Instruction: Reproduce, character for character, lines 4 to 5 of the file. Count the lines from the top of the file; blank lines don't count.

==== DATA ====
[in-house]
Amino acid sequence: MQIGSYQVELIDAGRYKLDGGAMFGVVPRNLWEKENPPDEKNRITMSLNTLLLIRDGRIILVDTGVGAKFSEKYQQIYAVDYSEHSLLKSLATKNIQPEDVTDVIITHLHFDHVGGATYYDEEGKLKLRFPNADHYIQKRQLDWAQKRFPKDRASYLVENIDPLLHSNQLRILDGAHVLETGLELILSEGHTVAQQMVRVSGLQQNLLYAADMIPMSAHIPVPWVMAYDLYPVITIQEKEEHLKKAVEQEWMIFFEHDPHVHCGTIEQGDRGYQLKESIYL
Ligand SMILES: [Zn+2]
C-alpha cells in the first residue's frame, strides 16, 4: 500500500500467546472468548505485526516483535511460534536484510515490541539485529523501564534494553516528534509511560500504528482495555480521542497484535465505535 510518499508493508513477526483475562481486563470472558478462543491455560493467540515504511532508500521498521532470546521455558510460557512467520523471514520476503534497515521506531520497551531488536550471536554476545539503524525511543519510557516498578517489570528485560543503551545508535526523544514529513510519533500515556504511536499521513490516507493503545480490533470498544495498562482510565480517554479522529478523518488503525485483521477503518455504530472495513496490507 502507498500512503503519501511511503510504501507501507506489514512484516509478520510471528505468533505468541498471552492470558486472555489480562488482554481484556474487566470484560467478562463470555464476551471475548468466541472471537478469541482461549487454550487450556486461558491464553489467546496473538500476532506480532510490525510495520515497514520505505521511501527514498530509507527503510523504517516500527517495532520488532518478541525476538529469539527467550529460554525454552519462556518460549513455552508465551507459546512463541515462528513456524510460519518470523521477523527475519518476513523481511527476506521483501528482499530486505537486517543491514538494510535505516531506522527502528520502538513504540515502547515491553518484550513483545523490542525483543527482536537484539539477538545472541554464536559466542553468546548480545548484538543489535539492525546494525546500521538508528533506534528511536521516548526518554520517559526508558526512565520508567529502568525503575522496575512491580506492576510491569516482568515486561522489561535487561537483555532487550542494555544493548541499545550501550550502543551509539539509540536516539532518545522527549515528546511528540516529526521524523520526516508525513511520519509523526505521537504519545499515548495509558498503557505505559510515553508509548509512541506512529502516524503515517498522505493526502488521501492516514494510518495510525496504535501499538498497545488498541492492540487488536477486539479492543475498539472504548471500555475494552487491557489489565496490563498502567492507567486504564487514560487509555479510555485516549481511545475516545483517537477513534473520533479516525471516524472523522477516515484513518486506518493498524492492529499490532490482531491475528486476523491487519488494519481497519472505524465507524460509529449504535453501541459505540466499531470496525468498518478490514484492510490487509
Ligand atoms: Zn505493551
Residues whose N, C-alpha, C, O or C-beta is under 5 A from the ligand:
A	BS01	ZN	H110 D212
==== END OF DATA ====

C-alpha cells in the first residue's frame, strides 16, 4: 500500500500467546472468548505485526516483535511460534536484510515490541539485529523501564534494553516528534509511560500504528482495555480521542497484535465505535 510518499508493508513477526483475562481486563470472558478462543491455560493467540515504511532508500521498521532470546521455558510460557512467520523471514520476503534497515521506531520497551531488536550471536554476545539503524525511543519510557516498578517489570528485560543503551545508535526523544514529513510519533500515556504511536499521513490516507493503545480490533470498544495498562482510565480517554479522529478523518488503525485483521477503518455504530472495513496490507 502507498500512503503519501511511503510504501507501507506489514512484516509478520510471528505468533505468541498471552492470558486472555489480562488482554481484556474487566470484560467478562463470555464476551471475548468466541472471537478469541482461549487454550487450556486461558491464553489467546496473538500476532506480532510490525510495520515497514520505505521511501527514498530509507527503510523504517516500527517495532520488532518478541525476538529469539527467550529460554525454552519462556518460549513455552508465551507459546512463541515462528513456524510460519518470523521477523527475519518476513523481511527476506521483501528482499530486505537486517543491514538494510535505516531506522527502528520502538513504540515502547515491553518484550513483545523490542525483543527482536537484539539477538545472541554464536559466542553468546548480545548484538543489535539492525546494525546500521538508528533506534528511536521516548526518554520517559526508558526512565520508567529502568525503575522496575512491580506492576510491569516482568515486561522489561535487561537483555532487550542494555544493548541499545550501550550502543551509539539509540536516539532518545522527549515528546511528540516529526521524523520526516508525513511520519509523526505521537504519545499515548495509558498503557505505559510515553508509548509512541506512529502516524503515517498522505493526502488521501492516514494510518495510525496504535501499538498497545488498541492492540487488536477486539479492543475498539472504548471500555475494552487491557489489565496490563498502567492507567486504564487514560487509555479510555485516549481511545475516545483517537477513534473520533479516525471516524472523522477516515484513518486506518493498524492492529499490532490482531491475528486476523491487519488494519481497519472505524465507524460509529449504535453501541459505540466499531470496525468498518478490514484492510490487509
Ligand atoms: Zn505493551